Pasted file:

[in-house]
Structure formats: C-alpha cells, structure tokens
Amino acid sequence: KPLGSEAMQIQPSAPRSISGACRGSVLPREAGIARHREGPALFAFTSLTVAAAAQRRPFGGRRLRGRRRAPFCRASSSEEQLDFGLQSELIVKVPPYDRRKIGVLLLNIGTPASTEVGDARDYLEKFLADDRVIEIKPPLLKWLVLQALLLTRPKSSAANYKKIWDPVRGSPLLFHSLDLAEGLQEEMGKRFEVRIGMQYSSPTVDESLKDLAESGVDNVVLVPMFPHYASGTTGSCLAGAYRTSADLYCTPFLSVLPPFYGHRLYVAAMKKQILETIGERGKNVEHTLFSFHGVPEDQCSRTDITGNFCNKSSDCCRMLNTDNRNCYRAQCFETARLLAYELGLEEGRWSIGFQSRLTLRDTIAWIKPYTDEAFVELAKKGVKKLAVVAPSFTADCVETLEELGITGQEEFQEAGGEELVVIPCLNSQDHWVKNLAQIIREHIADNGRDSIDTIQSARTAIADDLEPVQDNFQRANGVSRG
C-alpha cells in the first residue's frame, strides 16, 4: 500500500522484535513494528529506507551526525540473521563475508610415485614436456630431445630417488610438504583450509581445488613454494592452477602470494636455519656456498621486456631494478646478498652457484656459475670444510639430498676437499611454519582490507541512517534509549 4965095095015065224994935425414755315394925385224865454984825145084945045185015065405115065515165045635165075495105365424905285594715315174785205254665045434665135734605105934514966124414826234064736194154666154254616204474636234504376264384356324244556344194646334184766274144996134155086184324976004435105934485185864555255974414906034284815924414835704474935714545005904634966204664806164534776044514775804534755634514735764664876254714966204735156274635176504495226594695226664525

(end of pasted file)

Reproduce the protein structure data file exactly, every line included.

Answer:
[in-house]
Structure formats: C-alpha cells, structure tokens
Amino acid sequence: KPLGSEAMQIQPSAPRSISGACRGSVLPREAGIARHREGPALFAFTSLTVAAAAQRRPFGGRRLRGRRRAPFCRASSSEEQLDFGLQSELIVKVPPYDRRKIGVLLLNIGTPASTEVGDARDYLEKFLADDRVIEIKPPLLKWLVLQALLLTRPKSSAANYKKIWDPVRGSPLLFHSLDLAEGLQEEMGKRFEVRIGMQYSSPTVDESLKDLAESGVDNVVLVPMFPHYASGTTGSCLAGAYRTSADLYCTPFLSVLPPFYGHRLYVAAMKKQILETIGERGKNVEHTLFSFHGVPEDQCSRTDITGNFCNKSSDCCRMLNTDNRNCYRAQCFETARLLAYELGLEEGRWSIGFQSRLTLRDTIAWIKPYTDEAFVELAKKGVKKLAVVAPSFTADCVETLEELGITGQEEFQEAGGEELVVIPCLNSQDHWVKNLAQIIREHIADNGRDSIDTIQSARTAIADDLEPVQDNFQRANGVSRG
C-alpha cells in the first residue's frame, strides 16, 4: 500500500522484535513494528529506507551526525540473521563475508610415485614436456630431445630417488610438504583450509581445488613454494592452477602470494636455519656456498621486456631494478646478498652457484656459475670444510639430498676437499611454519582490507541512517534509549 4965095095015065224994935425414755315394925385224865454984825145084945045185015065405115065515165045635165075495105365424905285594715315174785205254665045434665135734605105934514966124414826234064736194154666154254616204474636234504376264384356324244556344194646334184766274144996134155086184324976004435105934485185864555255974414906034284815924414835704474935714545005904634966204664806164534776044514775804534755634514735764664876254714966204735156274635176504495226594695226664525